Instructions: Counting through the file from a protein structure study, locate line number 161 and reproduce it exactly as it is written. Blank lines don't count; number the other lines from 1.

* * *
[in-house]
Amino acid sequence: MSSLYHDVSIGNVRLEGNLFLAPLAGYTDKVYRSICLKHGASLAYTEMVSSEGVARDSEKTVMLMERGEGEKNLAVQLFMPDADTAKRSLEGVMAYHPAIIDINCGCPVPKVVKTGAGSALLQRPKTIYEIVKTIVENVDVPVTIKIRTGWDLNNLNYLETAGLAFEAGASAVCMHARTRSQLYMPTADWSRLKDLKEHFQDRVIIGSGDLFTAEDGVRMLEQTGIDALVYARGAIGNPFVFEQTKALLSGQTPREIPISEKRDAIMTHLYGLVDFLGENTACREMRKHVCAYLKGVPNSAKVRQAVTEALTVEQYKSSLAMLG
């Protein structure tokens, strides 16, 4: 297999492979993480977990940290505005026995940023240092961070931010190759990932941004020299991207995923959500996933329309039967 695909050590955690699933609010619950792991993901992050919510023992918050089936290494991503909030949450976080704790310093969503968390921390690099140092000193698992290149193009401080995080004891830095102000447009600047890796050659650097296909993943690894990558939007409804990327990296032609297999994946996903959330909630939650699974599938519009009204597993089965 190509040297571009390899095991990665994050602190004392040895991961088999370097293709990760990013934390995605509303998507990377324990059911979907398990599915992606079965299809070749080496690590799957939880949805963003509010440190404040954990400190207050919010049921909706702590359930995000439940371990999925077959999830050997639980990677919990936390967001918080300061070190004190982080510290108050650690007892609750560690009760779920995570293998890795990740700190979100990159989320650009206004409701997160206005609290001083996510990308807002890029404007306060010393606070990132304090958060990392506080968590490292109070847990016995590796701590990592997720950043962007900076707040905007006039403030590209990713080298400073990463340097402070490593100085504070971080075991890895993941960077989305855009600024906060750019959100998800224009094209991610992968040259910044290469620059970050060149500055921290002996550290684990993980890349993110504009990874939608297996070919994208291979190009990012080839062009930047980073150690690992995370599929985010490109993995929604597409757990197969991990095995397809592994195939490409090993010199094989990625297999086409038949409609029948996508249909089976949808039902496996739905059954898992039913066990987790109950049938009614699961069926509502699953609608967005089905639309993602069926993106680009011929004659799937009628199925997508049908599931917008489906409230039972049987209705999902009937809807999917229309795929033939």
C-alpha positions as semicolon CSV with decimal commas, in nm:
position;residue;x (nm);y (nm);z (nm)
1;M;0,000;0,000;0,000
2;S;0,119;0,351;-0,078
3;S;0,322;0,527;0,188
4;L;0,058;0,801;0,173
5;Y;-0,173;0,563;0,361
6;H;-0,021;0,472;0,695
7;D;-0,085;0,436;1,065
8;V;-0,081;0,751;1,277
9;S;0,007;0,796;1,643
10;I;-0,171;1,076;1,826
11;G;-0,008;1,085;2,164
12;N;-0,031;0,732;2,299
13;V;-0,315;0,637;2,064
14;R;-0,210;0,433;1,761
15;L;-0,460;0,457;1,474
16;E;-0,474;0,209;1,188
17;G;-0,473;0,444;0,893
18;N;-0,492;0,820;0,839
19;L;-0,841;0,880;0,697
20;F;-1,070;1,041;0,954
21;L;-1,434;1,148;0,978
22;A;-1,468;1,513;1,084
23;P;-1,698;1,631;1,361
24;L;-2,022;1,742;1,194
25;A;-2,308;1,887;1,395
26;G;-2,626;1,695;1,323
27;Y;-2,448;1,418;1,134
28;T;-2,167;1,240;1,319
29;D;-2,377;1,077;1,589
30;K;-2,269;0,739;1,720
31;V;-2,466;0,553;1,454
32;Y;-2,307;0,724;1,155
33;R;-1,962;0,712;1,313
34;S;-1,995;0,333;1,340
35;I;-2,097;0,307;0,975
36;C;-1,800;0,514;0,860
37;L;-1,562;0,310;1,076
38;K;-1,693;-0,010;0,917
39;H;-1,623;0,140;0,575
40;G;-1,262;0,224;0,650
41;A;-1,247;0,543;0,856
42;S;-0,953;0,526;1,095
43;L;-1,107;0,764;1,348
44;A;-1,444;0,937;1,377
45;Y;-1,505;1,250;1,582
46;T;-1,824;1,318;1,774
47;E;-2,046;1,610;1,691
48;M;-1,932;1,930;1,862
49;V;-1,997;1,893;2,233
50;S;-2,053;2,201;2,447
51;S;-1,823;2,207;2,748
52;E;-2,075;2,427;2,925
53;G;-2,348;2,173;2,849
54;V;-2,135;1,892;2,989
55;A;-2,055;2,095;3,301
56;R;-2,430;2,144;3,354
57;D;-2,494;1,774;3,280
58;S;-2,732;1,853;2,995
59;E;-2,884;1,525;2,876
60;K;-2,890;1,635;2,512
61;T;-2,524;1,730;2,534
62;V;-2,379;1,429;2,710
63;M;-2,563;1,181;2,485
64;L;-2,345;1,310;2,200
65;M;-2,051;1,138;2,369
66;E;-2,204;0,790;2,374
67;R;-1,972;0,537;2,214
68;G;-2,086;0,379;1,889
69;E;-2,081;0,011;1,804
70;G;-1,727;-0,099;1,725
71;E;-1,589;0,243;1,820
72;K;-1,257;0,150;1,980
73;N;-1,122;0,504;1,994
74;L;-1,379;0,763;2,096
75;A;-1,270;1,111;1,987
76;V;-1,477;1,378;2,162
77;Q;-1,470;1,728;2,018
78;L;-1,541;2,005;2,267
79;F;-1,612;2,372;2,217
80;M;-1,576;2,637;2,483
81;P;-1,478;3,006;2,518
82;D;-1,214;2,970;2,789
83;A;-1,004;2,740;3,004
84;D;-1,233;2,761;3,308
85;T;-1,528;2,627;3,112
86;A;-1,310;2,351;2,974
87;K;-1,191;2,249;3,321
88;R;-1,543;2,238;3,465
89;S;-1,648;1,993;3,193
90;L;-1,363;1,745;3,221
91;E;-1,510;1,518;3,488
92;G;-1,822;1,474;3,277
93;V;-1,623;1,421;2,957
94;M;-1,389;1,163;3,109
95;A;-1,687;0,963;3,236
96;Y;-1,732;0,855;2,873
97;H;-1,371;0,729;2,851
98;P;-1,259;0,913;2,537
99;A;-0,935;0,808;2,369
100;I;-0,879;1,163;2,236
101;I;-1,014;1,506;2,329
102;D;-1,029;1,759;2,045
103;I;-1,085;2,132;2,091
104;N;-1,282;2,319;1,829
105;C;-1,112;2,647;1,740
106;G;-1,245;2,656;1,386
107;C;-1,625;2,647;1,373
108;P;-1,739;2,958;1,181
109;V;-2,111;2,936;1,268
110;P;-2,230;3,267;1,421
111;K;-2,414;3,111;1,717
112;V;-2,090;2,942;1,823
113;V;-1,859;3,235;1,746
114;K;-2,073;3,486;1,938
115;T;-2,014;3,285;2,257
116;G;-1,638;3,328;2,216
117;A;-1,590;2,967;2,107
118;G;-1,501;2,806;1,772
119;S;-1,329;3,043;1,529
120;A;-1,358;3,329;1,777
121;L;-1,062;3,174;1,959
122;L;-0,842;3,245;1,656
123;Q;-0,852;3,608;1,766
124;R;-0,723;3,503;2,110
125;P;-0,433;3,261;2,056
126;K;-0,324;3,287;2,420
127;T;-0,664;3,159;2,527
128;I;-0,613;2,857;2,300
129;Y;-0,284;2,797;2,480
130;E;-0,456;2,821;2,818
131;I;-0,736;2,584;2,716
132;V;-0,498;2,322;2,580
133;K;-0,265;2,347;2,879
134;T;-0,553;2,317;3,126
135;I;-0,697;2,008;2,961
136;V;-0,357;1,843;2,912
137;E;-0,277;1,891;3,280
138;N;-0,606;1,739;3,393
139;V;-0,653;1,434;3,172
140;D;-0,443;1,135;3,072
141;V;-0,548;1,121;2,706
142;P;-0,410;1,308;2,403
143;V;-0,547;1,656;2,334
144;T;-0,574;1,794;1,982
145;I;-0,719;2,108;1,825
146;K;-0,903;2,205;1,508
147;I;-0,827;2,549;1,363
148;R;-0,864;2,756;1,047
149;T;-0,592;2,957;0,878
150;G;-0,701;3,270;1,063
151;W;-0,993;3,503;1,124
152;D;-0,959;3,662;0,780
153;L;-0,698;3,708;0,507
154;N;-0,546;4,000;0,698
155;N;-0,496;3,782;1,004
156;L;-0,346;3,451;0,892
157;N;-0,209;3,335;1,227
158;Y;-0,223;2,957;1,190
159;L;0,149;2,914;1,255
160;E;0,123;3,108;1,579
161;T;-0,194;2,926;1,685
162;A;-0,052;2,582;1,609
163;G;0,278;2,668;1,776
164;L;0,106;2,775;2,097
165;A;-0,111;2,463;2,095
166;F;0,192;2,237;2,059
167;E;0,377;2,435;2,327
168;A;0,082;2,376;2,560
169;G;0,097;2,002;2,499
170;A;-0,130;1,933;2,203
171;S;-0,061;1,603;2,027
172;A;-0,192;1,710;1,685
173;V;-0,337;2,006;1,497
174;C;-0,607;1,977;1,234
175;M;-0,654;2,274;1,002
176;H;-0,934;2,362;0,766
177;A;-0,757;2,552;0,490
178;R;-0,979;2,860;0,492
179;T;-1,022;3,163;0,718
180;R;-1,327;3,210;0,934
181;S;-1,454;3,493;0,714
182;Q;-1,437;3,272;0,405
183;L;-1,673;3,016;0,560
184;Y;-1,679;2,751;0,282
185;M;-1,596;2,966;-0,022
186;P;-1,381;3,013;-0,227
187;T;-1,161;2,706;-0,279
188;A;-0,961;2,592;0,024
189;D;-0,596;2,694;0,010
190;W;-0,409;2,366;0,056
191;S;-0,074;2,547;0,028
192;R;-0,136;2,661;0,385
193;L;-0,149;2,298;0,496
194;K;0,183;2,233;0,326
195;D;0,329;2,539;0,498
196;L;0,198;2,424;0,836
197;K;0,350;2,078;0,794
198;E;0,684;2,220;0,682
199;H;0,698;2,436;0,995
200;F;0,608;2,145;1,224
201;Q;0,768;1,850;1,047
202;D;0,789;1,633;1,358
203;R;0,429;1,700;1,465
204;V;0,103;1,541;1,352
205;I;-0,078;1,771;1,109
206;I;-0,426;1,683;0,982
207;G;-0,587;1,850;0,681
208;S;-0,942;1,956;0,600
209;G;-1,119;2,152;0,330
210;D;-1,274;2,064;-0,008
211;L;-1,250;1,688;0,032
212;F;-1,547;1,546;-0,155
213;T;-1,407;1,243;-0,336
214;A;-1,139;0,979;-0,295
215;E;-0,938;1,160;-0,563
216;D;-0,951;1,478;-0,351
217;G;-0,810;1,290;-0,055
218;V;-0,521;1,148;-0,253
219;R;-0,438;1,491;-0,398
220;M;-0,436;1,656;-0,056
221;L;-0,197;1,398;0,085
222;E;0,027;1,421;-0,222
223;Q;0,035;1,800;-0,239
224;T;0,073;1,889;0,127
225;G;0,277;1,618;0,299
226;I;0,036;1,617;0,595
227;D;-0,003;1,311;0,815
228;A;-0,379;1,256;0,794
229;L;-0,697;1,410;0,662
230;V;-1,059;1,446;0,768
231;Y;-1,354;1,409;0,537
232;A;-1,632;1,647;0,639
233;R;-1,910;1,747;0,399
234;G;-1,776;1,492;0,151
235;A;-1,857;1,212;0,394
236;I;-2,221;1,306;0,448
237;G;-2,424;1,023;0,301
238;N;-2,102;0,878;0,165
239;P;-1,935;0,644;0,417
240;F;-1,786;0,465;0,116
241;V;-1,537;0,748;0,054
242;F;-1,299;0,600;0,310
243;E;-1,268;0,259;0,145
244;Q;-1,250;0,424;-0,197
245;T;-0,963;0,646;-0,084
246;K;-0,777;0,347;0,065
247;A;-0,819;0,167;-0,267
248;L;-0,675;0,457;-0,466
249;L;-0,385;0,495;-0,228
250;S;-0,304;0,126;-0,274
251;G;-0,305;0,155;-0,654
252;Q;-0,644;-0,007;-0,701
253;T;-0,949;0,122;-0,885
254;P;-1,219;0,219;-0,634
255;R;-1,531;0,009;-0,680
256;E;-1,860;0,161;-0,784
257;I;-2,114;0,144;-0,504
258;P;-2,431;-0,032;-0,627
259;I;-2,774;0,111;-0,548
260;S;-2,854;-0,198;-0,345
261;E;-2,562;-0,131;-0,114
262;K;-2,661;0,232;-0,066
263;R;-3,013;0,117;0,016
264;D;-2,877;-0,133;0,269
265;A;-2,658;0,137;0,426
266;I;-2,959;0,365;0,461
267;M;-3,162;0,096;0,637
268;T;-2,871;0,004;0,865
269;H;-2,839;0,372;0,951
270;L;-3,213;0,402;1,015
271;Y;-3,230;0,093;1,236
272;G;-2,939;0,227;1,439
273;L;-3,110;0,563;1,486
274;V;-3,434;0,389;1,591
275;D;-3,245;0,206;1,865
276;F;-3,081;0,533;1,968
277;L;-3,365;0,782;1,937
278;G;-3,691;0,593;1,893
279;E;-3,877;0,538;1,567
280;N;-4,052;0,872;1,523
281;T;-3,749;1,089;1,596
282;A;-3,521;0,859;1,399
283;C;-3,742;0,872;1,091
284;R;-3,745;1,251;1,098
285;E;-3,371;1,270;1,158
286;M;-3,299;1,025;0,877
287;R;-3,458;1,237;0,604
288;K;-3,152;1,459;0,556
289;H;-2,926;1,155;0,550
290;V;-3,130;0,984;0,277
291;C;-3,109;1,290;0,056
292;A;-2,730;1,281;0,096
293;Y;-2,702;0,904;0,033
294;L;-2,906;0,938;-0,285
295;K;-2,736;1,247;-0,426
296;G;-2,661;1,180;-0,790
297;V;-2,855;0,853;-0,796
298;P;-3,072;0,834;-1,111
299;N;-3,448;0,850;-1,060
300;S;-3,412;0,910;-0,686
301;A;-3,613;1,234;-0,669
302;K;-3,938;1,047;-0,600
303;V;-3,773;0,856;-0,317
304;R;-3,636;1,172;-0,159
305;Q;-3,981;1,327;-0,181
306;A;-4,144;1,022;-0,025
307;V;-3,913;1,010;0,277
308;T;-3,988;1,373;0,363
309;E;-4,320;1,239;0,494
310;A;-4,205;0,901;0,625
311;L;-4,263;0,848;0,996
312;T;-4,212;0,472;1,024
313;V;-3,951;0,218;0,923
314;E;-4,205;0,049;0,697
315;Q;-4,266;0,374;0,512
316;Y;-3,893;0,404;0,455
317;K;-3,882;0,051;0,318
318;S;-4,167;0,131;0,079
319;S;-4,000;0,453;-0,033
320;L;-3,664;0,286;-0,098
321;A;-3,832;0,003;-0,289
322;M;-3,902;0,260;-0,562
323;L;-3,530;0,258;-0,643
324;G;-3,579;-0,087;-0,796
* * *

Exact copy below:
156;L;-0,346;3,451;0,892